What is Health Literacy?

“The degree to which an individual has the capacity to obtain, communicate, process, and understand basic health information and services to make appropriate health decisions.”

(Affordable Care Act 2010)

What does this mean for us?

Today, we get the bulk of our information online.

URL Extensions

.COM - represents the word "commercial," and is the most widely used extension in the world. Most businesses prefer a .com domain name because it is a highly recognized symbol for having a business presence on the Internet.

.EDU - For educational institutions and universities

.GOV - Reserved for United States

.ORG - represents the word "organization," and is primarily used by non-profits groups or trade associations.

Which extensions do you believe would be most useful?

Most credible?

Easiest to understand?

What kind of health information do you see shared on social media?

Is all information online unreliable?

No, of course not! You just need to know how to evaluate the sources of your information.

Currency: The timeliness of the information

When was the information published or posted?

Has it be revised or updated?

Does your topic require current information, or will older sources work as well?

Are the links functional?

Relevance: The importance of the information for your needs

Does the information relate to your topic or answer your question?

Who is the intended audience?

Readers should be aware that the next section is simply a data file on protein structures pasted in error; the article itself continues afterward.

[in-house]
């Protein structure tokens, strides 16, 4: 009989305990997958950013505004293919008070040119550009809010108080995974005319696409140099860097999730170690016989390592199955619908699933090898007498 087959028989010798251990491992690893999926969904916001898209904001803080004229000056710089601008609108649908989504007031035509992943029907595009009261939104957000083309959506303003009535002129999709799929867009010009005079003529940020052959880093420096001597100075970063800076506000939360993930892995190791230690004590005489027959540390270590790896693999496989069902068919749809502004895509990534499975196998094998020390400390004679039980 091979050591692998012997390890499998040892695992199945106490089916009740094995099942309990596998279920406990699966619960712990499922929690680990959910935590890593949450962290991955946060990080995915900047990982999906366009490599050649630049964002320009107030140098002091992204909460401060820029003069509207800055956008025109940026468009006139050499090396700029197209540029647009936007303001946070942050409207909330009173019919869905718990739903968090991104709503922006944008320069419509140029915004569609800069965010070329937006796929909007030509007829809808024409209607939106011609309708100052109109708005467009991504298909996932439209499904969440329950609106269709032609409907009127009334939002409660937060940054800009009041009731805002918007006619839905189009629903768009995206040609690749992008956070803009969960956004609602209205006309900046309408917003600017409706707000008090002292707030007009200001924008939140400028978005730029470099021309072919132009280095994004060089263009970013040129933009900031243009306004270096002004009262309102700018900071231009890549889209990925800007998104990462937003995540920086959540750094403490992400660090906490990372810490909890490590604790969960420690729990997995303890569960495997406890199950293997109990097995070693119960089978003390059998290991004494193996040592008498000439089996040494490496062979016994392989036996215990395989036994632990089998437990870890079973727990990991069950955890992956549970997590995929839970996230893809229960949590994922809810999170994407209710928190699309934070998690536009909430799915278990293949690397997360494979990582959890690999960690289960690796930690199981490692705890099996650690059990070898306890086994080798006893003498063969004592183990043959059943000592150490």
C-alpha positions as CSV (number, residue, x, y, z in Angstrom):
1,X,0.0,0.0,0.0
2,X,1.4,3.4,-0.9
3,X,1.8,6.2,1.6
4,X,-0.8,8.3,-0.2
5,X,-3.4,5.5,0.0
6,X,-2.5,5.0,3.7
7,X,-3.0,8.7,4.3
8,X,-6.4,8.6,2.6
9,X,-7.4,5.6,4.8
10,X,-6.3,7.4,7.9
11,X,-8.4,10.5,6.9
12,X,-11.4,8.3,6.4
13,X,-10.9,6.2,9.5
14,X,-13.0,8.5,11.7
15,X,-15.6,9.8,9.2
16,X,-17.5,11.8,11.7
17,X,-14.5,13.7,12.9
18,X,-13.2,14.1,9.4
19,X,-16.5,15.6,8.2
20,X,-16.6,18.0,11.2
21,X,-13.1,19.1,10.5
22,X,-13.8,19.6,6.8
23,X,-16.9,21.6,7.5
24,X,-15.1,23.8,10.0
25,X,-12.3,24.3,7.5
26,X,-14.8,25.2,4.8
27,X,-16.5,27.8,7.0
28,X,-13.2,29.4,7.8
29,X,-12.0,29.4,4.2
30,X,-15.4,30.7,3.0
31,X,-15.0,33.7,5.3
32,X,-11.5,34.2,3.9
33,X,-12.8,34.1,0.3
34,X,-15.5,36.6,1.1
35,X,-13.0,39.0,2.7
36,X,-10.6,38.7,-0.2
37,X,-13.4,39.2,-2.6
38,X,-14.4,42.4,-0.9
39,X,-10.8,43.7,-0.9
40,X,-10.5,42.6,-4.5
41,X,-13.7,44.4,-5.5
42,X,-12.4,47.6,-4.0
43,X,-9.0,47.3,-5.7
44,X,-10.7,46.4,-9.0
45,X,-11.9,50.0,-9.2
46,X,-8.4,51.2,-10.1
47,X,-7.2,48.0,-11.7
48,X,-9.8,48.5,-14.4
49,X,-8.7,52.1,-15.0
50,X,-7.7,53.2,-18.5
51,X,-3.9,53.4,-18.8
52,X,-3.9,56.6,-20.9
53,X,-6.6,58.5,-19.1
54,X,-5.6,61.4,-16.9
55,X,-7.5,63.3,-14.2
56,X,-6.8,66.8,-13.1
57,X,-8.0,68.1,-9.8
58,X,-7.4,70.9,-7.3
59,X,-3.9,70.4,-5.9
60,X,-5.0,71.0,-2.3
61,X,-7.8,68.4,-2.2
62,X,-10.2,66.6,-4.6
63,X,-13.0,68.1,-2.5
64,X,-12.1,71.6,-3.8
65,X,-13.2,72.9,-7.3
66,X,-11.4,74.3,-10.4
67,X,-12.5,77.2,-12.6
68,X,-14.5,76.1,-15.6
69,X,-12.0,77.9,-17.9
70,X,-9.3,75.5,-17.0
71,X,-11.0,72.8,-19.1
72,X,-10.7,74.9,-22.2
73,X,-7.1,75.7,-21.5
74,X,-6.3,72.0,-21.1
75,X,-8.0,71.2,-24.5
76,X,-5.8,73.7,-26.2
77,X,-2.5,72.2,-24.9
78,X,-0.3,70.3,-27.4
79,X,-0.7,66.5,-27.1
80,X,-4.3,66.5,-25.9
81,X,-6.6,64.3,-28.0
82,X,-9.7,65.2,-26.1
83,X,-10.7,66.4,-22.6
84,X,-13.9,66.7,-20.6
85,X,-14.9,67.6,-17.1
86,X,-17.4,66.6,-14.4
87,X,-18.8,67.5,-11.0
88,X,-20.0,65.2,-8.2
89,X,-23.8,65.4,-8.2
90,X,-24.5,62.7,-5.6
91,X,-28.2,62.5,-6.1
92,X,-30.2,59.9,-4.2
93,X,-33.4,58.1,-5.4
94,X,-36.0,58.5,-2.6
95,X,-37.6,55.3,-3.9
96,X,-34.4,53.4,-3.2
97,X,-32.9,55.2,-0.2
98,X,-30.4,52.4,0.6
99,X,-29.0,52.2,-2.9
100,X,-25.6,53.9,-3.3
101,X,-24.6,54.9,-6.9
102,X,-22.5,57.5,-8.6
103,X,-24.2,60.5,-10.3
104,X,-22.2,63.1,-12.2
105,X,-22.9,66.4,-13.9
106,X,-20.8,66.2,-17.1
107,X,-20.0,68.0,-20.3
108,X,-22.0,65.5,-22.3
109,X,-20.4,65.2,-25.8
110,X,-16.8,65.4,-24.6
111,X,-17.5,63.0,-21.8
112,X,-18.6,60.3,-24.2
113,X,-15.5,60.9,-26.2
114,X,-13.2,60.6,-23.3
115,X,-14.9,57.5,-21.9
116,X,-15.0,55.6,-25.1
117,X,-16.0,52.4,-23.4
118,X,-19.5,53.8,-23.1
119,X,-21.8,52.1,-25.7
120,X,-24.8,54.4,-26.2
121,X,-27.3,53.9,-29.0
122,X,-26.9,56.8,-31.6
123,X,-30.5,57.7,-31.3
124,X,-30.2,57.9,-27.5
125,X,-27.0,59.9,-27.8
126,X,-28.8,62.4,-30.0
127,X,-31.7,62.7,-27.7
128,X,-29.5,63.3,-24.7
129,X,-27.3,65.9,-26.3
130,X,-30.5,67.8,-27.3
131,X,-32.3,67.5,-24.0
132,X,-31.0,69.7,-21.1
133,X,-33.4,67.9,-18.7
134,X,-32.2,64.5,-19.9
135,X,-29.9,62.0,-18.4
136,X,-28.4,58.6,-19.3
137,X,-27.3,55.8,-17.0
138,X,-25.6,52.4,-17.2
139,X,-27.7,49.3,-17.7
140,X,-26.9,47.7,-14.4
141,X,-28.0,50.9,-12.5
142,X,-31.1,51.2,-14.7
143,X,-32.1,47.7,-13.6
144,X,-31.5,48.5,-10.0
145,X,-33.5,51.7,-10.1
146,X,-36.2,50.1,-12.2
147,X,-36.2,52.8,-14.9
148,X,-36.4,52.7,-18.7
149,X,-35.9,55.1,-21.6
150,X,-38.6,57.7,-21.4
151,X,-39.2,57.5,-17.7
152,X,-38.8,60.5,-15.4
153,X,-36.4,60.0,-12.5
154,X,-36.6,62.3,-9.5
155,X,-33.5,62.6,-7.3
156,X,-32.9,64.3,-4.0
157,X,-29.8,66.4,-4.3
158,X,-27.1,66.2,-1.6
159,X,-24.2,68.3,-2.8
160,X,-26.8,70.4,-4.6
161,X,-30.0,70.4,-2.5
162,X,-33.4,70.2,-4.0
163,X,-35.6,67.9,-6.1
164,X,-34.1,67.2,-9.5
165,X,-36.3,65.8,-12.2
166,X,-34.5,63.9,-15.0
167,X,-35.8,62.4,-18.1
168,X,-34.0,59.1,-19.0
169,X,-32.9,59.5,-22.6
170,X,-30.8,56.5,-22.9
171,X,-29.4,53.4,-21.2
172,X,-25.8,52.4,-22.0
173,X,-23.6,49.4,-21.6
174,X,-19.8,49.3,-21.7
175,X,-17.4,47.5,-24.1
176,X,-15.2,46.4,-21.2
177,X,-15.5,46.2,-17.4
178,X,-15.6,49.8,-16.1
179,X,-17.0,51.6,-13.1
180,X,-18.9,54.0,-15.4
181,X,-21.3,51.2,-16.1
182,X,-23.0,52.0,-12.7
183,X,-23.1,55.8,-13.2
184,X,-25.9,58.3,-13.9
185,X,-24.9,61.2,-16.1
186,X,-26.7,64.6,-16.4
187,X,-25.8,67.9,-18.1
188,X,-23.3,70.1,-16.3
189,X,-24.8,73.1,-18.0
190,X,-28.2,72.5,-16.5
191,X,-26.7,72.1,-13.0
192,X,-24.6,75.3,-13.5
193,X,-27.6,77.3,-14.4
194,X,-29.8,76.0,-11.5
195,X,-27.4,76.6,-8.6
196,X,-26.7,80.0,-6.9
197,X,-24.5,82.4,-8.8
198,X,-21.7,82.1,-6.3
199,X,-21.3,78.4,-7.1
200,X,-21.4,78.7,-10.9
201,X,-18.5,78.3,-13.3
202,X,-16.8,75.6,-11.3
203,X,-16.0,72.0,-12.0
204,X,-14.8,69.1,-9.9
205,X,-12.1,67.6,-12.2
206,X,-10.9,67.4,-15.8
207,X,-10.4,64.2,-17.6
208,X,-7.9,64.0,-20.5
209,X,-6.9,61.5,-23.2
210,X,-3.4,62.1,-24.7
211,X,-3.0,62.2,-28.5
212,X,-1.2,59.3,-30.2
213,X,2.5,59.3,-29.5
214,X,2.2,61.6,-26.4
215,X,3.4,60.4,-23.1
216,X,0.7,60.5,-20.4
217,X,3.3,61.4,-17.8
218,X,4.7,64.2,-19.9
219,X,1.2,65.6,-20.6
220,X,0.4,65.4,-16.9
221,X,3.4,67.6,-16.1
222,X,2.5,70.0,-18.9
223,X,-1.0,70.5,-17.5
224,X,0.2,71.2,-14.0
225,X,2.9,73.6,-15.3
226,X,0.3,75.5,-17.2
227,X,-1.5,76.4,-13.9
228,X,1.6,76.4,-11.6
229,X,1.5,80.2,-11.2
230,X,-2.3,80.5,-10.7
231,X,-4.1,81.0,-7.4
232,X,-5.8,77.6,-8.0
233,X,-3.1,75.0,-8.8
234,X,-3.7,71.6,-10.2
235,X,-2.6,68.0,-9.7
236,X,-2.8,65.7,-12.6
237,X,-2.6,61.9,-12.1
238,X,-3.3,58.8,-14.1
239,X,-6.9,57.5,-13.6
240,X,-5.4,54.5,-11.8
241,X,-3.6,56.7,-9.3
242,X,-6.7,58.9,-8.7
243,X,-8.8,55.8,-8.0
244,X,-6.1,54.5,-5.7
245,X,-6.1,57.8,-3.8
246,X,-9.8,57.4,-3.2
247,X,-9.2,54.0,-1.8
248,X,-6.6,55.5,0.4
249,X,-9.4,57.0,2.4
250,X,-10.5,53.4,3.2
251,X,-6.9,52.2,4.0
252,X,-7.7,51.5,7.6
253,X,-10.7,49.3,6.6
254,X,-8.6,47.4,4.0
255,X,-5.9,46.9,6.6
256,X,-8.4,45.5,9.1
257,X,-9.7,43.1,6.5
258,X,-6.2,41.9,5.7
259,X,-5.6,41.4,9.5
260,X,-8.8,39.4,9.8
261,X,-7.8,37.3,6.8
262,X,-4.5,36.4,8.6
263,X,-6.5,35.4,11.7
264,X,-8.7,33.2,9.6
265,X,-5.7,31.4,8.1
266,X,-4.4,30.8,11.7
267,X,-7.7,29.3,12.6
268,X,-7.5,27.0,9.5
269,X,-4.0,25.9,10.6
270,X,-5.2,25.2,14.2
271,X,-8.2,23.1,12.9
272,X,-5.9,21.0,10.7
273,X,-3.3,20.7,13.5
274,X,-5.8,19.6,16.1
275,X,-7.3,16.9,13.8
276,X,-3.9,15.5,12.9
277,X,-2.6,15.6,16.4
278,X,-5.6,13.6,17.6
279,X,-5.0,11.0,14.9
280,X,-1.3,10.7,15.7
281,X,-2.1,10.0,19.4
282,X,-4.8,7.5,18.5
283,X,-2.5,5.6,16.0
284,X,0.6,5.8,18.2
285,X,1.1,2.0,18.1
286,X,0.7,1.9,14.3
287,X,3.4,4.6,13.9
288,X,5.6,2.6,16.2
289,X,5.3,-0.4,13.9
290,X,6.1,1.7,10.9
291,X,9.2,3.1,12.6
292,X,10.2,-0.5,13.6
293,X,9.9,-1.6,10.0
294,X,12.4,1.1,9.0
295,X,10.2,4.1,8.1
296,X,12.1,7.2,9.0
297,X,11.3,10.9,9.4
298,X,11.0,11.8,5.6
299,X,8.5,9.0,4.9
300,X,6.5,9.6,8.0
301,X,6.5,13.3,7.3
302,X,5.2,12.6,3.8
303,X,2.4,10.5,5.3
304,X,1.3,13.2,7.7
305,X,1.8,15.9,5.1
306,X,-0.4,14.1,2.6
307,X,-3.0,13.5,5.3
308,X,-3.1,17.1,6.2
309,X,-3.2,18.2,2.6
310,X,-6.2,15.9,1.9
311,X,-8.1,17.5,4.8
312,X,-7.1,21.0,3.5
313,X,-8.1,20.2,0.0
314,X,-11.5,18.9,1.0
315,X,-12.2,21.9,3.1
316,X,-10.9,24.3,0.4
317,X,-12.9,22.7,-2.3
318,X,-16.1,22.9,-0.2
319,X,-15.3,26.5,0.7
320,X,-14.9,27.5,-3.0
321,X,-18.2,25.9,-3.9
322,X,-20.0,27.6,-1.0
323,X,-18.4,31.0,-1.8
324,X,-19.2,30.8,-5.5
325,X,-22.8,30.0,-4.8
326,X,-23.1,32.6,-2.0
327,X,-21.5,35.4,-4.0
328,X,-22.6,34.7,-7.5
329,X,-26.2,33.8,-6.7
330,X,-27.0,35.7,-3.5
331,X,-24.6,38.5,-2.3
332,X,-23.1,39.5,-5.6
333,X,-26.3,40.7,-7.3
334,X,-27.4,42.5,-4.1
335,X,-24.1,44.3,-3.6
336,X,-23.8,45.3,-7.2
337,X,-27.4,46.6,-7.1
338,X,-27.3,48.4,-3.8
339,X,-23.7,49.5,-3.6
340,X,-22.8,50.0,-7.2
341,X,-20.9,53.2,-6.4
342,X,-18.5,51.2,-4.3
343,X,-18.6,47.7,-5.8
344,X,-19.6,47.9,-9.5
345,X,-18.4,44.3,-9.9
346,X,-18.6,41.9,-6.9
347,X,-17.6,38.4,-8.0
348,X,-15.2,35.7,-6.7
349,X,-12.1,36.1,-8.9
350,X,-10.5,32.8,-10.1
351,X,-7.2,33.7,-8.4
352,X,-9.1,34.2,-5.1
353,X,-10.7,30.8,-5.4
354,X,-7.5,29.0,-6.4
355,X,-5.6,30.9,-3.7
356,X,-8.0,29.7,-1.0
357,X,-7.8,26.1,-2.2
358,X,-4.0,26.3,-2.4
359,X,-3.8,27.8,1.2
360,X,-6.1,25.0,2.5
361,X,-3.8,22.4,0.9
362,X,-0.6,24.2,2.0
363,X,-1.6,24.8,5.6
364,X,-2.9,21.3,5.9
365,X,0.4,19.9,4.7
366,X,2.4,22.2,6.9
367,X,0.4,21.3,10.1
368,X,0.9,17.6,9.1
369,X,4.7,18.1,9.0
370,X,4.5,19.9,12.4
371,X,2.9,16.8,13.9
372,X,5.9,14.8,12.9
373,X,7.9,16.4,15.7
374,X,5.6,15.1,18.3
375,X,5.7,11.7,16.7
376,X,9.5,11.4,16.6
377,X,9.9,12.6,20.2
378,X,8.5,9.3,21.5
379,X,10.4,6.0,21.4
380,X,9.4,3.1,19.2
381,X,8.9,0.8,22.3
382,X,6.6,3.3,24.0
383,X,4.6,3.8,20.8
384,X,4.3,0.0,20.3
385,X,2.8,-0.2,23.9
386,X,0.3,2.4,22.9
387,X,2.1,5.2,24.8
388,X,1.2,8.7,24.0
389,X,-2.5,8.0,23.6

Is the information at an appropriate level?

Have you looked at a variety of sources before determining this is one you will use?

Would you be comfortable citing this source in your research paper?

Authority: The source of the information

Who is the author/ publisher/ source/ sponsor?

What are the author’s credentials or organizational affiliations?

Is the author qualified to write on the topic?

Is there contact information, such as a publisher or email address?

Does the URL reveal anything about the author or source? (ex: .com .edu .gov .org .net)

Accuracy: The reliability, truthfulness, and correctness of the content

Where does the information come from?

Is the information supported by evidence?

Has the information been reviewed or refereed?

Can you verify any of the information in another source or from personal knowledge?

Does the language or tone seem unbiased and free of emotion?

Are there spelling, grammar, or typographical errors?

Purpose: The reason the information exists

What is the purpose of the information? Is it to inform, teach, sell, entertain, or persuade?

Do the authors/sponsors make their intentions or purpose clear?

Is the information fact, opinion, or propaganda?

Does the point of view appear objective and impartial?

Are there political, ideological, cultural, religious, institutional, or personal biases?


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